3 minute read

While writing a paper, we often require to draw classification tree diagrams. In this post, I show you how to draw one in Latex. Previously, I used to draw one using draw.io. However, Latex is more convenient in terms of font size management.

You can also find the code and output in the Overleaf Document.

Include Packages

At first, include the tikz package:


Then include the following libraries:


Set Basic Styles

Set basic node styles for different levels. Adjust the text width based on your diagram. Use thick instead of thin if wanted a thicker line for the nodes. I usually avoid colors; if you want to fill the nodes with colors, change the color from white to your desired one.

  basic/.style  = {draw, text width=2cm, drop shadow, font=\sffamily, rectangle},
  root/.style   = {basic, rounded corners=2pt, thin, align=center, fill=white},
  level-2/.style = {basic, rounded corners=6pt, thin,align=center, fill=white, text width=3cm},
  level-3/.style = {basic, thin, align=center, fill=white, text width=1.8cm}

Final Code

Within the level 1 style definition, you can skip edge from parent path={(\tikzparentnode.south) -- (\tikzchildnode.north)} because it works the similar way by default. You can also omit edge from parent fork down if you want a straight arrow from root to level 1 children. Configure node distance according to your need.

  level 1/.style={sibling distance=12em, level distance=5em},
%   {edge from parent fork down},
  edge from parent/.style={->,solid,black,thick,draw}, 
  edge from parent path={(\tikzparentnode.south) -- (\tikzchildnode.north)},
  >=latex, node distance=1.2cm, edge from parent fork down]

% define root %
\node[root] {\textbf{Taxonomy}}

% Level-1 children %
  child {node[level-2] (c1) {\textbf{Category 1}}}
  child {node[level-2] (c2) {\textbf{Category 2}}}
  child {node[level-2] (c3) {\textbf{Category 3}}}
  child {node[level-2] (c4) {\textbf{Category 4}}};

% For Category 1 children %
\begin{scope}[every node/.style={level-3}]
\node [below of = c1, xshift=10pt] (c11) {item 1-1};
\node [below of = c11] (c12) {item 1-2};
\node [below of = c12] (c13) {item 1-3};

% For Category 2 children %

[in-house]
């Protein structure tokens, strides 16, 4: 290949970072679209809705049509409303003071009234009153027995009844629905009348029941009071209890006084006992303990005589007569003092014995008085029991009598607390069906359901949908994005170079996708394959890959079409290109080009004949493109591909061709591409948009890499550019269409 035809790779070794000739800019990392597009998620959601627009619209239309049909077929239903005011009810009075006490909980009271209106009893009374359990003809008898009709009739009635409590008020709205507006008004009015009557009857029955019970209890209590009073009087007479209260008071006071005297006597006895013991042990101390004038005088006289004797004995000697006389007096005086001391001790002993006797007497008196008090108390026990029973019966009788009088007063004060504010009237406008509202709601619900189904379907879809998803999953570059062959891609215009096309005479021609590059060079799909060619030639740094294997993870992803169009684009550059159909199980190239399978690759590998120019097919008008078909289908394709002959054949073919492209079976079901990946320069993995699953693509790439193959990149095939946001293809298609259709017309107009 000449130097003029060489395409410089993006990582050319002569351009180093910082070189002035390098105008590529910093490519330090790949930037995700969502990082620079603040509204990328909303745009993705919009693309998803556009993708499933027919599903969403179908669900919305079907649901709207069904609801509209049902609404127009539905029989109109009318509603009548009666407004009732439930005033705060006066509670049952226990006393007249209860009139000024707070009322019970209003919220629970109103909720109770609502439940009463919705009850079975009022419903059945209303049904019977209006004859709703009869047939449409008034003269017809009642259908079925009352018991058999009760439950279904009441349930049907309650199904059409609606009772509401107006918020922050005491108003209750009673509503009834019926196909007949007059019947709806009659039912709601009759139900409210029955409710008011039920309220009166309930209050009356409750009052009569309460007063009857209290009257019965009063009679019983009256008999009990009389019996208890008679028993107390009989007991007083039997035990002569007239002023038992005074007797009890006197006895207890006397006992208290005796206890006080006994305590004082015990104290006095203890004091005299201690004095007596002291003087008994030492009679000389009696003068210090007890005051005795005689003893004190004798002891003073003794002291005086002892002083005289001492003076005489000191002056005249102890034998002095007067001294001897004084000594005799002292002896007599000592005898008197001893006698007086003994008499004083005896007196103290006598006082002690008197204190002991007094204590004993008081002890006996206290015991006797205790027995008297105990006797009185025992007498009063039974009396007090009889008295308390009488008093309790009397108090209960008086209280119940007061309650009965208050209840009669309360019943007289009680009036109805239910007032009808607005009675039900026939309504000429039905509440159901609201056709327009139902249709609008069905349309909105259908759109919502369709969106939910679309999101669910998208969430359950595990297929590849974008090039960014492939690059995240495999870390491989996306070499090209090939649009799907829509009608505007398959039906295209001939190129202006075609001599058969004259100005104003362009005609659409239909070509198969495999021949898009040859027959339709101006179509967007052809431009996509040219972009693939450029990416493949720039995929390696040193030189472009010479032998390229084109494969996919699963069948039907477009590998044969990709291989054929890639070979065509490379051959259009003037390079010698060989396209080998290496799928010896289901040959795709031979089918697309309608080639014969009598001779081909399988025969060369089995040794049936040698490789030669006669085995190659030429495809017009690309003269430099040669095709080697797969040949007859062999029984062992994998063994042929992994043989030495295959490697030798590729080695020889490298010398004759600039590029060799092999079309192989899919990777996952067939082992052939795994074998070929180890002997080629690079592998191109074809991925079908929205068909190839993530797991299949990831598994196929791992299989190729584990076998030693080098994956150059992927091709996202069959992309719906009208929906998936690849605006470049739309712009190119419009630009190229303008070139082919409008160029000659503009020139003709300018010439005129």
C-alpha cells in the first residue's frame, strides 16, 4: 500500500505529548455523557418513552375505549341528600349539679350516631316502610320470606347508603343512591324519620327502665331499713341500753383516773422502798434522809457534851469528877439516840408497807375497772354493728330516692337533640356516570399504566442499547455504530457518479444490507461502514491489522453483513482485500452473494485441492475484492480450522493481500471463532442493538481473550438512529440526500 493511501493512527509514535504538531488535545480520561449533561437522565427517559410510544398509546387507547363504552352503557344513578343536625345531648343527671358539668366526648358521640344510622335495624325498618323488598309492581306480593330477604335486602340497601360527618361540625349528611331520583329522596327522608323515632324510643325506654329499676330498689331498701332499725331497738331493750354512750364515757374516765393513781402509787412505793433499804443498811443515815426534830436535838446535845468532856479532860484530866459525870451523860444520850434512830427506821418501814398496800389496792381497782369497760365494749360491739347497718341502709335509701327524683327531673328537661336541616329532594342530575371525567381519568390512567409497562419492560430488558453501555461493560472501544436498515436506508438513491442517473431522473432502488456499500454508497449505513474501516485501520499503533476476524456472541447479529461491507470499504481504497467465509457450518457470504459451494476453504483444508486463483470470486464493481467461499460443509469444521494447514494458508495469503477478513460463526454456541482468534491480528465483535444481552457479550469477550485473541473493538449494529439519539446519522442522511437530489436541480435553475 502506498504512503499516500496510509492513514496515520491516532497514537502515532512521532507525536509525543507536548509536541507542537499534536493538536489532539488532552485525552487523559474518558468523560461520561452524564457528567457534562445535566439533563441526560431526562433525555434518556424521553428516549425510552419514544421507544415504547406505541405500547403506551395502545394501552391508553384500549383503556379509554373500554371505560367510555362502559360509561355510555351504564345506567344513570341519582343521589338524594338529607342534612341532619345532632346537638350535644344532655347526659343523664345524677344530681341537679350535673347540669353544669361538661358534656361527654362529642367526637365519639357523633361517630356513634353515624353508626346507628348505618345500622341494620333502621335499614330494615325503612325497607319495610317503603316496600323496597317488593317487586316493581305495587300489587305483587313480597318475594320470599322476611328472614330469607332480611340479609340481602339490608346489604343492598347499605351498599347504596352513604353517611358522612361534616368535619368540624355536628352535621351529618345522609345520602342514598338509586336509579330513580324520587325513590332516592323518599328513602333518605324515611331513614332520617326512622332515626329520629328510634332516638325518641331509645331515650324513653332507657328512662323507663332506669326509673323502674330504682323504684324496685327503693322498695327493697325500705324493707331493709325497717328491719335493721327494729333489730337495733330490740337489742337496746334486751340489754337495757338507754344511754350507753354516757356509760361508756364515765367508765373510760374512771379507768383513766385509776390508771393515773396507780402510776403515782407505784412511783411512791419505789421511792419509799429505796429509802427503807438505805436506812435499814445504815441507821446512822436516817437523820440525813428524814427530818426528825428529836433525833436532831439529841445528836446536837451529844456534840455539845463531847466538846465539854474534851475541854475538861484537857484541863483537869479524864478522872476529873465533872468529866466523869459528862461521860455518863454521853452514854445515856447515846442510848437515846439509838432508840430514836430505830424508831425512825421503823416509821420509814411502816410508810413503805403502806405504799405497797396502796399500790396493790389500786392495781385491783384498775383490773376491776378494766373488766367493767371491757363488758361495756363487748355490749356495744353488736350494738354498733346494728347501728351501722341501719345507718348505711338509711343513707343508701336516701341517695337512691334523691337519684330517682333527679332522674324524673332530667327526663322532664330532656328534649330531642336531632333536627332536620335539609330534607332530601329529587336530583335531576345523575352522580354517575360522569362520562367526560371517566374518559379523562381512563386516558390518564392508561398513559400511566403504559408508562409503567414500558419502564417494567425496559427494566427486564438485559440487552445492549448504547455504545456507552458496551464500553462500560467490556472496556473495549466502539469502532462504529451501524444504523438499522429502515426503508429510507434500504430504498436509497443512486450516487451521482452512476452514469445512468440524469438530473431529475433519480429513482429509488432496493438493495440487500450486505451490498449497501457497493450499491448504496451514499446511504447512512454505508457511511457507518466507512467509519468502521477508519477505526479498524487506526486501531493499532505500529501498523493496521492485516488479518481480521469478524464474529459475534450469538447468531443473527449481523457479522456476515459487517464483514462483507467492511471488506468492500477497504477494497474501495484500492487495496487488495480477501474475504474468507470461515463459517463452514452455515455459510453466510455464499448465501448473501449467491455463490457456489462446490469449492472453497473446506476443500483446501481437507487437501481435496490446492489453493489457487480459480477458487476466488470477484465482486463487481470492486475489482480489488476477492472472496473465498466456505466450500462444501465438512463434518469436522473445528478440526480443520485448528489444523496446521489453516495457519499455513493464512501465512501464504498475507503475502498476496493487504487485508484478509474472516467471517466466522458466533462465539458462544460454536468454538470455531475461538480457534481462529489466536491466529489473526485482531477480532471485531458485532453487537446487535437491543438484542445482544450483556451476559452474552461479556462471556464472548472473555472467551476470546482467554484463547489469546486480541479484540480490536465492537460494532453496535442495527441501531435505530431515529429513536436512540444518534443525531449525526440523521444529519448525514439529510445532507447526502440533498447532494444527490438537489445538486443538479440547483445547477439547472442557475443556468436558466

\node [below of = c2, xshift=10pt] (c21) {item 2-1};
\node [below of = c21] (c22) {item 2-2};
\node [below of = c22] (c23) {item 2-3};
\node [below of = c23] (c24) {item 2-4};

% For Category 3 children %
\node [below of = c3, xshift=10pt] (c31) {item 3-1};
\node [below of = c31] (c32) {item 3-2};
\node [below of = c32] (c33) {item 3-3};
\node [below of = c33] (c34) {item 3-4};
\node [below of = c34] (c35) {item 3-5};

% For Category 4 children %
\node [below of = c4, xshift=10pt] (c41) {item 4-1};
\node [below of = c41] (c42) {item 4-2};

% Draw arrows from level-1 to it's children %
\foreach \value in {1,2,3}
  \draw[->] (c1.195) |- (c1\value.west);

\foreach \value in {1,...,4}
  \draw[->] (c2.195) |- (c2\value.west);
\foreach \value in {1,...,5}
  \draw[->] (c3.195) |- (c3\value.west);
\foreach \value in {1,2}
  \draw[->] (c4.195) |- (c4\value.west);
    \caption{This is a simple Taxonomy}


The output looks like the following. Once again, you can also find the code and output in the Overleaf Document.

That’s all folks. Cheers!!! :smiley:


  1. edge from parent (dashed) makes nodes themselves dashed?
  2. Trees Examples
  3. TikZ and pgf

You can find a comprehensive list of Latex resources in the following post:

Latex Resources in a Nutshell

If you are a new Latex user, check out this post: 20 Most Common Mistakes Made by New Latex Users

You can find all Latex oriented posts of mine in: https://shantoroy.com/categories/#latex

Leave a comment